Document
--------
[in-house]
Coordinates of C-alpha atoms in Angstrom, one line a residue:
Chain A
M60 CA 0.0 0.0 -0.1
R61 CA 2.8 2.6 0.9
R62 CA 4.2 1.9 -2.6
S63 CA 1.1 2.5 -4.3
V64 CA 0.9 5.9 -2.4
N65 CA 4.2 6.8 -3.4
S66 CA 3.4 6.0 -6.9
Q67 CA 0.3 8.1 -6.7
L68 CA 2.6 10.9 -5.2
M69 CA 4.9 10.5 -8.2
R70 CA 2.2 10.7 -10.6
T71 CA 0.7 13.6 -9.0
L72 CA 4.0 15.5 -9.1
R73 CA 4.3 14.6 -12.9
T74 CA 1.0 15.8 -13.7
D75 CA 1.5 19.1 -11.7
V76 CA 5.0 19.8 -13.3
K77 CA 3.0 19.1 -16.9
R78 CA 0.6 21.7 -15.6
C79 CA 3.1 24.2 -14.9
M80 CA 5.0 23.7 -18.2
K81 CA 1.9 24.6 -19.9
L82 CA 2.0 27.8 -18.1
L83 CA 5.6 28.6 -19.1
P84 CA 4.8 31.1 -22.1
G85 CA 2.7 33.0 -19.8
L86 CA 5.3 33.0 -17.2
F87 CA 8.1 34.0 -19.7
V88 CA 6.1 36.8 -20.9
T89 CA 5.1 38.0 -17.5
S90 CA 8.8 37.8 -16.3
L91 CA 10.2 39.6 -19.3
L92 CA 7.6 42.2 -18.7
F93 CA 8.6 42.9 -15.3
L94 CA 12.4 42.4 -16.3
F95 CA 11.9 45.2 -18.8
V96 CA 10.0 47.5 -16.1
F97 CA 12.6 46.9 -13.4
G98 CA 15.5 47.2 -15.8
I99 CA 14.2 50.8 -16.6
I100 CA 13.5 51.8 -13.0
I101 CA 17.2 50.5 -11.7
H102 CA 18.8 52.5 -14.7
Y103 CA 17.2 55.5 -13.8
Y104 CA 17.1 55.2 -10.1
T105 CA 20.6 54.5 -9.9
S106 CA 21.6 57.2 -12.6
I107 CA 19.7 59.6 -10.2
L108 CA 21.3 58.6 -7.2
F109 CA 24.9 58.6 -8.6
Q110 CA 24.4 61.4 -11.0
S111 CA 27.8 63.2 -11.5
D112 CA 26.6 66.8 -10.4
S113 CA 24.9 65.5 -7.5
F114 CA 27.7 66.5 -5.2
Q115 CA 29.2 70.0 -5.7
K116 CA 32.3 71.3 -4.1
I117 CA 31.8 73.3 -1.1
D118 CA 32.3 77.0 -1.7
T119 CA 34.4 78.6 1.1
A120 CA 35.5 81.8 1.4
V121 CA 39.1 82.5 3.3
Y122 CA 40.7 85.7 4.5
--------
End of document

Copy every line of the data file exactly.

[in-house]
Coordinates of C-alpha atoms in Angstrom, one line a residue:
Chain A
M60 CA 0.0 0.0 -0.1
R61 CA 2.8 2.6 0.9
R62 CA 4.2 1.9 -2.6
S63 CA 1.1 2.5 -4.3
V64 CA 0.9 5.9 -2.4
N65 CA 4.2 6.8 -3.4
S66 CA 3.4 6.0 -6.9
Q67 CA 0.3 8.1 -6.7
L68 CA 2.6 10.9 -5.2
M69 CA 4.9 10.5 -8.2
R70 CA 2.2 10.7 -10.6
T71 CA 0.7 13.6 -9.0
L72 CA 4.0 15.5 -9.1
R73 CA 4.3 14.6 -12.9
T74 CA 1.0 15.8 -13.7
D75 CA 1.5 19.1 -11.7
V76 CA 5.0 19.8 -13.3
K77 CA 3.0 19.1 -16.9
R78 CA 0.6 21.7 -15.6
C79 CA 3.1 24.2 -14.9
M80 CA 5.0 23.7 -18.2
K81 CA 1.9 24.6 -19.9
L82 CA 2.0 27.8 -18.1
L83 CA 5.6 28.6 -19.1
P84 CA 4.8 31.1 -22.1
G85 CA 2.7 33.0 -19.8
L86 CA 5.3 33.0 -17.2
F87 CA 8.1 34.0 -19.7
V88 CA 6.1 36.8 -20.9
T89 CA 5.1 38.0 -17.5
S90 CA 8.8 37.8 -16.3
L91 CA 10.2 39.6 -19.3
L92 CA 7.6 42.2 -18.7
F93 CA 8.6 42.9 -15.3
L94 CA 12.4 42.4 -16.3
F95 CA 11.9 45.2 -18.8
V96 CA 10.0 47.5 -16.1
F97 CA 12.6 46.9 -13.4
G98 CA 15.5 47.2 -15.8
I99 CA 14.2 50.8 -16.6
I100 CA 13.5 51.8 -13.0
I101 CA 17.2 50.5 -11.7
H102 CA 18.8 52.5 -14.7
Y103 CA 17.2 55.5 -13.8
Y104 CA 17.1 55.2 -10.1
T105 CA 20.6 54.5 -9.9
S106 CA 21.6 57.2 -12.6
I107 CA 19.7 59.6 -10.2
L108 CA 21.3 58.6 -7.2
F109 CA 24.9 58.6 -8.6
Q110 CA 24.4 61.4 -11.0
S111 CA 27.8 63.2 -11.5
D112 CA 26.6 66.8 -10.4
S113 CA 24.9 65.5 -7.5
F114 CA 27.7 66.5 -5.2
Q115 CA 29.2 70.0 -5.7
K116 CA 32.3 71.3 -4.1
I117 CA 31.8 73.3 -1.1
D118 CA 32.3 77.0 -1.7
T119 CA 34.4 78.6 1.1
A120 CA 35.5 81.8 1.4
V121 CA 39.1 82.5 3.3
Y122 CA 40.7 85.7 4.5